CPSIA Update: Protocol Offices Need Consumer Product Expertise

By June 29, 2009General, Regulations

From Al Kamen’s Washington Post column, reviewing the State Department’s annual compilation of gifts from foreign visitors to federal officials:

[Ukrainian President Viktor] Yushchenko gave Lynne Cheney “Three Ukrainian cookbooks,” valued at $90, which she kept. And he gave the Cheney daughters and grandkids seven Ukrainian children’s books, six plush stuffed animals, three girls’ blouses, three boys’ shirts, and a “wooden toy cart with horses,” which they kept.

Goodness. That’s a full gift bag of children’s products. Had they been tested for lead or phthalate content? What about the paint or varnish on the wooden toy cart with horses? Were the children’s books published pre-1985, or do the Ukrainians even today still use ink with trace amounts of lead? And surely the gifts had permanent labels attached to them.

These gifts could have started a real foreign policy crisis.

If only it were this kind of a joking matter. The next big snagbar from the Consumer Product Safety Improvement Act arrives with the August 14th deadline for permanent tracking labels on all children’s products. Walter Olson summarizes at Overlawyered.com the many, crushing problems associated with the latest CPSIA requirement:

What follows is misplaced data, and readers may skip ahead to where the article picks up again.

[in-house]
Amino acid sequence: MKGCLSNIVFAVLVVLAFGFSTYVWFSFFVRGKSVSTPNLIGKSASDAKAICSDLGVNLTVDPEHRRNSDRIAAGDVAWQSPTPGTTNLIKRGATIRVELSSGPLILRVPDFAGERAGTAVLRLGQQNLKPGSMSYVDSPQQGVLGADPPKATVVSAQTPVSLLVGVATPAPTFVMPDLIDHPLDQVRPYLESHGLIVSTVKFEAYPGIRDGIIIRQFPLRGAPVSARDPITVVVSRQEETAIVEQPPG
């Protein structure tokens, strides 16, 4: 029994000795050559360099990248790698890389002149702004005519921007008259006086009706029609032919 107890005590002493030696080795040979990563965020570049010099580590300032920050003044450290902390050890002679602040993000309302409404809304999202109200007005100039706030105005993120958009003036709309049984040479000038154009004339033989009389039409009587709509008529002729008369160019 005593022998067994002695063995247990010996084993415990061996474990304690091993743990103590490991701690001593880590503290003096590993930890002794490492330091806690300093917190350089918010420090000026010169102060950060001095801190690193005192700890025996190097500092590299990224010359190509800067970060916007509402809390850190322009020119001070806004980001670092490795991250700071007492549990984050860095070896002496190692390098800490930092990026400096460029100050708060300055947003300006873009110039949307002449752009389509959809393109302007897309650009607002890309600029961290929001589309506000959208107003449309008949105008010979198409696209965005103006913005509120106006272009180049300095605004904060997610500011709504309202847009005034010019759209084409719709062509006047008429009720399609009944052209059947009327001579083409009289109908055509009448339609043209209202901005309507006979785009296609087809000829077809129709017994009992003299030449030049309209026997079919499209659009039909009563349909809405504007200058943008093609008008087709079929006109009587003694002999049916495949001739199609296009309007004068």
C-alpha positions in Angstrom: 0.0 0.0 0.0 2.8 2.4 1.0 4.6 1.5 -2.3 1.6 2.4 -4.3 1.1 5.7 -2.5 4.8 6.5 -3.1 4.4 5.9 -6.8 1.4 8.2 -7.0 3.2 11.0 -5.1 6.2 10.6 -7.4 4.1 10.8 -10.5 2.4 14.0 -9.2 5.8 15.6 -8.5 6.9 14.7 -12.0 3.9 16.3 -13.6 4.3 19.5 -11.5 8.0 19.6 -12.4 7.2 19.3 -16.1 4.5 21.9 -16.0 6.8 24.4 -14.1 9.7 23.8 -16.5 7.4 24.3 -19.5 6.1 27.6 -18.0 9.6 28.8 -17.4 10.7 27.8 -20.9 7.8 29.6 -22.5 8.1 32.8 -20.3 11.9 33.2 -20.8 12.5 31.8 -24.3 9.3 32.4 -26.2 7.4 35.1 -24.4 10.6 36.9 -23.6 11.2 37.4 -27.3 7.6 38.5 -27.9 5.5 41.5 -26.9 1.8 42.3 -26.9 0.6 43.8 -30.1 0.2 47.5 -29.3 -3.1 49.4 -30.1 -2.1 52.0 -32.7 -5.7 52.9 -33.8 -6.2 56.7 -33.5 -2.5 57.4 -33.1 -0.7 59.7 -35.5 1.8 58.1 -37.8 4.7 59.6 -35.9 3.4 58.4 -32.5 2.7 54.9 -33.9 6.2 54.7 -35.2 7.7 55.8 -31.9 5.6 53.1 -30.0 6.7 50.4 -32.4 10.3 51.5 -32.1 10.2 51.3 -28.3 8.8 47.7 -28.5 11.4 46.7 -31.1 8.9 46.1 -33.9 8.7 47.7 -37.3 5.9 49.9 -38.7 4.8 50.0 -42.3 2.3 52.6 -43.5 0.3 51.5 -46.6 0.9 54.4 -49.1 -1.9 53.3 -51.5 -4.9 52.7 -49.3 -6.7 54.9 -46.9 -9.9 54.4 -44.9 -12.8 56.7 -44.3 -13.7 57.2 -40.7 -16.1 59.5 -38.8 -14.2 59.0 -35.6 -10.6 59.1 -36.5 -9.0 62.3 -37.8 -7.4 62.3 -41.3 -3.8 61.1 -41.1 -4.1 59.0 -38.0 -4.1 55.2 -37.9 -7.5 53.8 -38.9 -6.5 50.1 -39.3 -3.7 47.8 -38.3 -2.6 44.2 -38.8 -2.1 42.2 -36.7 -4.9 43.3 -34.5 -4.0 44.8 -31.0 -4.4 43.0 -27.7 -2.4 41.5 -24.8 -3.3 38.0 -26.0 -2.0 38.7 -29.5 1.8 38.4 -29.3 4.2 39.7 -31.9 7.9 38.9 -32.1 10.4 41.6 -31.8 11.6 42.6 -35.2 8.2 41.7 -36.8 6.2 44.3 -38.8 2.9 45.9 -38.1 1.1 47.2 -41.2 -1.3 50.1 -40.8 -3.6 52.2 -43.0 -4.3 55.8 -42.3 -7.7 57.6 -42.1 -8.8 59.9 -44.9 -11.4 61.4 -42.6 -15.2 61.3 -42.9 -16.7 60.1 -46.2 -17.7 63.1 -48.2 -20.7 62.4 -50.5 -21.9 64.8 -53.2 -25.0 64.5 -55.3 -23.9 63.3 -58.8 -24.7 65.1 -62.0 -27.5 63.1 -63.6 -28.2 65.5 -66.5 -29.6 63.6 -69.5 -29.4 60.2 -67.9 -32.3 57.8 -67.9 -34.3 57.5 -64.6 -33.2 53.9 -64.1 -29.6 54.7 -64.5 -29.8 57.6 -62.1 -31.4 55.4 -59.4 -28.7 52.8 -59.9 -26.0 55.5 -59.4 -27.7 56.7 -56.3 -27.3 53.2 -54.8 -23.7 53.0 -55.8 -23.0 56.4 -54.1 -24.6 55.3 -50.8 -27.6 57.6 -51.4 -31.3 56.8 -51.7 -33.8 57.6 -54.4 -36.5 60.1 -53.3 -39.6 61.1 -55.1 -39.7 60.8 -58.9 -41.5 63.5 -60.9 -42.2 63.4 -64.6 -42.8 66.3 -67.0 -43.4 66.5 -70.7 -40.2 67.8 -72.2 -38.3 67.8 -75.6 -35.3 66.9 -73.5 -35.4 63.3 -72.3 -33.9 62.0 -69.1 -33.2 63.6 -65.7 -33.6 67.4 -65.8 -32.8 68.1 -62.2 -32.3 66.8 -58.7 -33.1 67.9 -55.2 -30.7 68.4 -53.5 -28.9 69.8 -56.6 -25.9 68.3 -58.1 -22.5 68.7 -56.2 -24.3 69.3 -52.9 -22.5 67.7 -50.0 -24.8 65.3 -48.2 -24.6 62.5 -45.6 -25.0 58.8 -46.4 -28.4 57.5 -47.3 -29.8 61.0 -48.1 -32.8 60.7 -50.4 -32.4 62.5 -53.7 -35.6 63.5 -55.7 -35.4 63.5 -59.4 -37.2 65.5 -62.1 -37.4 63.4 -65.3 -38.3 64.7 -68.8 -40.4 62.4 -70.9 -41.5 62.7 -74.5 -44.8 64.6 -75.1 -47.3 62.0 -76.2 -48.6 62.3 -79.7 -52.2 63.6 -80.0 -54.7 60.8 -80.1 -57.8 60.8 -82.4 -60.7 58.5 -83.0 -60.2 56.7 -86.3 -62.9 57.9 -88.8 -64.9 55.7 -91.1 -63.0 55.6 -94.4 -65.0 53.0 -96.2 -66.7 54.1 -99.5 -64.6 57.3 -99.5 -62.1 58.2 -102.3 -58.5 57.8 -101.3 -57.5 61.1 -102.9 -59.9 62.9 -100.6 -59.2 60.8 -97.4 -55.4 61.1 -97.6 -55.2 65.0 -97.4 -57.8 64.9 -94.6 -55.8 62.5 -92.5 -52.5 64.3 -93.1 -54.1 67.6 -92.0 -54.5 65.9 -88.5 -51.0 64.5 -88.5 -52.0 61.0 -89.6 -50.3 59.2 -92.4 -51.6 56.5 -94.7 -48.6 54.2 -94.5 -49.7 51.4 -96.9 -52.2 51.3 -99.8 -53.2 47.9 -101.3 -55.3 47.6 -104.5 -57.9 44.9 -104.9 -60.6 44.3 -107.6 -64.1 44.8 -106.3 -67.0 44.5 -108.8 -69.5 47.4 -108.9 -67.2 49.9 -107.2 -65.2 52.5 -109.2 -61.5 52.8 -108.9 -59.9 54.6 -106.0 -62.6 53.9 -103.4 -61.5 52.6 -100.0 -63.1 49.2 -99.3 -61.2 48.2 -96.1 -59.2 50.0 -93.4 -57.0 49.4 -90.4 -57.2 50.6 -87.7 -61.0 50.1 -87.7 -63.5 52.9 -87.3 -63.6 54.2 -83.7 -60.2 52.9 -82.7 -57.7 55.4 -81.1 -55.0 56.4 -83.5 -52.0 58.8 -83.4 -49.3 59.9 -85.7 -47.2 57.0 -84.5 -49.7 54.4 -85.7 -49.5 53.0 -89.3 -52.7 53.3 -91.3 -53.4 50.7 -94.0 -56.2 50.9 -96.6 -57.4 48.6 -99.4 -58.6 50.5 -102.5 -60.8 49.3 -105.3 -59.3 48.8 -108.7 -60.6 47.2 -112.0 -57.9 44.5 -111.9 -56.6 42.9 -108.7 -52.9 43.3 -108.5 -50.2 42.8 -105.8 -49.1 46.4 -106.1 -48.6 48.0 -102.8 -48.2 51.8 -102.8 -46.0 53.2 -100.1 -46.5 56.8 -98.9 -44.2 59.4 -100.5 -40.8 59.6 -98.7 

• As noted earlier, the next all-out debacle on the CPSIA front is expected to result from the law’s tracking and labeling regulations, due to take effect August 14, and for which the CPSC has not yet issued guidance, although product makers ordinarily need to resolve crucial issues of manufacturing (as with etching of lot numbers) and packaging at least many months if not longer in advance of sale. Sharon McLoone at CNNMoney had quite a good report a week ago on this latest crisis, which as of this writing has not been followed up much of anywhere else in the press. This continues the pattern in which 1) most key elements of the ongoing CPSIA disaster get good coverage in at least one (sometimes more) major media outlets; 2) the bigger-picture disaster of the law never quite succeeds in breaking out into general coverage as a national story, in large part because 3) the agenda-setting New York Times never consents (even six months into the story!) to give the matter any coverage at all. For more hints on the approaching tracking-label train wreck, see this op-ed by a South Carolina maker of school supplies (”Companies such as ours are now forced to guess about their new legal requirements. … My company may have to change labels hundreds of times a week in our two factories. The investment necessary to handle this new rule alone is crippling.”), or the comments of appliquéd bib maker Laurel Schreiber of Lucy’s Pocket (if the testing doesn’t get her, the tracking labels will), or of New Jersey wooden toy maker John Greco (advised that tracking info would add $3.50 to $5.00 to cost of making $10 handmade toy). And here’s a view from the home furnishings business.
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